Do you want Flash on your TV? Adobe thinks so.

Try as it might, Adobe can't get its Flash streaming video format on the iPhone, but you may be seeing it on your TV soon. This week the media software company announced its push into the living room, citing partners like Comcast and Intel that are slated to introduce compatible hardware in the second half of this year.

Try as it might, Adobe can't get its Flash streaming video format on the iPhone, but you may be seeing it on your TV soon. This week the media software company announced its push into the living room, citing partners like Comcast and Intel that are slated to introduce compatible hardware in the second half of this year.

The Adobe Flash Platform for the Digital Home is designed to deliver HD-quality videos to set-top boxes and widgetized HDTVs, though it's unclear that the quality of the viral YouTube videos everybody loves will look any better on a 42-inch screen. The platform will work outside a dedicated Web browser, while still offering, according to Adobe, "rich, interactive viewing experiences and amazing new ways to engage with HD content on televisions." I'm not really sure what would qualify as an "amazing" new way to engage with my TV content, so if you have any great ideas, feel free to leave them in our TalkBack section.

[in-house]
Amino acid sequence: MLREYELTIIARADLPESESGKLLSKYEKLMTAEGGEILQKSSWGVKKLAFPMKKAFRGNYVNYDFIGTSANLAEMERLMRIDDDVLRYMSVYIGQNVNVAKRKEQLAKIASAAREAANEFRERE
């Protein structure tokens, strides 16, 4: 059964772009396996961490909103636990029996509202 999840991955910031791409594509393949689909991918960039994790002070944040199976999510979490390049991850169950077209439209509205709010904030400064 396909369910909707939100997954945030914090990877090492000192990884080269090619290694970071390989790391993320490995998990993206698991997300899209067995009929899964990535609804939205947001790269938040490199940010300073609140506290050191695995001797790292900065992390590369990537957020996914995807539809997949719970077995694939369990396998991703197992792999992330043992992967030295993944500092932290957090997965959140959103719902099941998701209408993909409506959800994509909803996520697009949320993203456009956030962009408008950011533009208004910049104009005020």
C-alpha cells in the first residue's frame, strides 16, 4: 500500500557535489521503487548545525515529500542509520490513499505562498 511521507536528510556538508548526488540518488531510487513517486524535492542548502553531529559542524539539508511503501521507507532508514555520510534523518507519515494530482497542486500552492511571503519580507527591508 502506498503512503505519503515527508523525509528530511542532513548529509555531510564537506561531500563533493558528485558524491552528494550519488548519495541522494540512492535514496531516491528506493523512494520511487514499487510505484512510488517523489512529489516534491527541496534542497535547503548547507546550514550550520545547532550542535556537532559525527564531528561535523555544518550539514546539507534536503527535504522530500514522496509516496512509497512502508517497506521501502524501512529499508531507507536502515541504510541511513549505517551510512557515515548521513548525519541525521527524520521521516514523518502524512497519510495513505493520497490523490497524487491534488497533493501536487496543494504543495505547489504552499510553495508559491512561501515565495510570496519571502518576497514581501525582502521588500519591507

Flash has felt a little heat from Microsoft's Silverlight, an alternative streaming video format that has gained some traction, though nowhere near the market penetration that Adobe's product possesses. The company is trying to capitalize on its near ubiquity on PCs to fight Silverlight off in the home theater. What's not certain is how quickly TV viewers will adapt to watching HD content from the Internet, when so much is being made of still getting HD content (often TV programming) onto the Internet. Will there be enough Flash video that people will have to watch on their sets instead of their computers that they couldn't get from watching their channel lineup or the increasing amount of content available on demand? Of course, eventually computer and TV functions will more seamlessly merge, so Adobe and its partners have to start somewhere. It will be interesting to see how quickly consumers will push that marriage along—not charging a huge premium for the functionality and adding network connectivity that's Wi-Fi based would be a good start.

[Via the New York Times]